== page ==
From Information to Choice: A Critical Inquiry Into Visualization Tools for Decision Making

Emre Oral, Ria Chawla, Michel Wijkstra, Narges Mahyar, Evanthia Dimara

Room: 103

2023-10-25T03:36:00ZGMT-0600Change your timezone on the schedule page
Exemplar figure, described by caption below
At the top, our research goal is depicted. To the left, a mosaic of 27 decision-focused visualization tools identified in our research. On the right, an image of a woman holding a magnifying glass, showcasing our evaluation metrics, including flexibility and visibility. DR, AI, domain, and MCDM are attached to the magnifier to highlight the additional tags regarding our investigation.
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Decision making;visualization;state of the art;review;survey;design;interaction;multi-criteria decision making;MCDM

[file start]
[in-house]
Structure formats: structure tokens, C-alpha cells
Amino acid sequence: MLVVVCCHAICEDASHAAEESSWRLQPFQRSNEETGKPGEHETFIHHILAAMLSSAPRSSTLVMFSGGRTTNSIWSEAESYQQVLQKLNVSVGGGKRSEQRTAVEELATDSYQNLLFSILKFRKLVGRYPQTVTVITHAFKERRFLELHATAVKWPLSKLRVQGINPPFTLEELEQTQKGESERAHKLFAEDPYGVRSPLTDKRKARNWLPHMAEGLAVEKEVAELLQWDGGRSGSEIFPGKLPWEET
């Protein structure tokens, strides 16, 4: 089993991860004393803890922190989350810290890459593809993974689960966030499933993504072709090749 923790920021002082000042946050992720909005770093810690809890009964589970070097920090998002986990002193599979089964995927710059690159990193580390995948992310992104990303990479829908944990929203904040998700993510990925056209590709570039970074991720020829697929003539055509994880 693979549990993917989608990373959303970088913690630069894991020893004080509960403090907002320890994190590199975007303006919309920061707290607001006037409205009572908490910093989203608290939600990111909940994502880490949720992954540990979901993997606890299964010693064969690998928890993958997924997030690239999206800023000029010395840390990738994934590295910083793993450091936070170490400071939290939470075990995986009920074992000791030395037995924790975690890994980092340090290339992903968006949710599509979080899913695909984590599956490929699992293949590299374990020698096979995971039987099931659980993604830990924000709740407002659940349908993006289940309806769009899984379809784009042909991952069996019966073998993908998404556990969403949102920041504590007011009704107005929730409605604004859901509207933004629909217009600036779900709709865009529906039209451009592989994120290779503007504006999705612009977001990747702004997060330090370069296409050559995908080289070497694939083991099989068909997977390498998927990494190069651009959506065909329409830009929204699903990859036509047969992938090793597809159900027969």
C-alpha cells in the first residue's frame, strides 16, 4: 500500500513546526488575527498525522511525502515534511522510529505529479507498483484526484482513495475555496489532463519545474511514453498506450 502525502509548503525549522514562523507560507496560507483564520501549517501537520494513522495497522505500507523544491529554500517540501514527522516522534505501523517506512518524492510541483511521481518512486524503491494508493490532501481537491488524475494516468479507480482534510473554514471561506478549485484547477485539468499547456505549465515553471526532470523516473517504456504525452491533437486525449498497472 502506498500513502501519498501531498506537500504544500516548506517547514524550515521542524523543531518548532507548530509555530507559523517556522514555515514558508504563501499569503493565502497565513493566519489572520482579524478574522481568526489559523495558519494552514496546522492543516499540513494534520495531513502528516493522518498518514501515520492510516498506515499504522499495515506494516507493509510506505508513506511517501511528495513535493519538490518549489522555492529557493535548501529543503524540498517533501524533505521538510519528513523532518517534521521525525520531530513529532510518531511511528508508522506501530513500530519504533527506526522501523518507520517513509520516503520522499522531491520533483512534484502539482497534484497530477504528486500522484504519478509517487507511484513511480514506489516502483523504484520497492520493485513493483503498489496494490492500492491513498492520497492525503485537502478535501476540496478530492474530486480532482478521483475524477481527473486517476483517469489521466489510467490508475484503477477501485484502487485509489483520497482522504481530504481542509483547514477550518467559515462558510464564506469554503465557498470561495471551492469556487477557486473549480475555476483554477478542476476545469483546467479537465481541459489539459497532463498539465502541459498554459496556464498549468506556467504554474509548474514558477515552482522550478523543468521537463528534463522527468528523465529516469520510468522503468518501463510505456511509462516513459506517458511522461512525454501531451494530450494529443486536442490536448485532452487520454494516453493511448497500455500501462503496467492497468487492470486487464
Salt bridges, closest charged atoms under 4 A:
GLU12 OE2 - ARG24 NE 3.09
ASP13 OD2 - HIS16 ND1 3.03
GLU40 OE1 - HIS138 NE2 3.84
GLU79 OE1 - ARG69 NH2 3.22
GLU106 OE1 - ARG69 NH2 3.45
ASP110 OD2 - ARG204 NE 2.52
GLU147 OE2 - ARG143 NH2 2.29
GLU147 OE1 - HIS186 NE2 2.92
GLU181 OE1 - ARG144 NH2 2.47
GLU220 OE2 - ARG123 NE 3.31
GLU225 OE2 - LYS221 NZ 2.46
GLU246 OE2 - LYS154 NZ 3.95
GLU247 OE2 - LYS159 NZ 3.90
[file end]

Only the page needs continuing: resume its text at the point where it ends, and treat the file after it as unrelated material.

In the face of complex decisions, people often engage in a three-stage process that spans from (1) exploring and analyzing pertinent information (intelligence); (2) generating and exploring alternative options (design); and ultimately culminating in (3) selecting the optimal decision by evaluating discerning criteria (choice). We can fairly assume that all good visualizations aid in the “intelligence” stage by enabling data exploration and analysis. Yet, to what degree and how do visualization systems currently support the other decision making stages, namely “design” and “choice”? To further explore this question, we conducted a comprehensive review of decision-focused visualization tools by examining publications in major visualization journals and conferences, including VIS, EuroVis, and CHI, spanning all available years. We employed a deductive coding method and in-depth analysis to assess whether and how visualization tools support design and choice. Specifically, we examined each visualization tool by (i) its degree of visibility for displaying decision alternatives, criteria, and preferences, and (ii) its degree of flexibility for offering means to manipulate the decision alternatives, criteria, and preferences with interactions such as adding, modifying, changing mapping, and filtering. Our review highlights the opportunities and challenges that decision-focused visualization tools face in realizing their full potential to support all stages of the decision making process. It reveals a surprising scarcity of tools that support all stages, and while most tools excel in offering visibility for decision criteria and alternatives, the degree of flexibility to manipulate these elements is often limited, and the lack of tools that accommodate decision preferences and their elicitation is notable. Based on our findings, to better support the choice stage, future research could explore enhancing flexibility levels and variety, exploring novel visualization paradigms, increasing algorithmic support, and ensuring that this automation is user-controlled via the enhanced flexibility levels. Our curated list of the 88 surveyed visualization tools is available in the OSF link (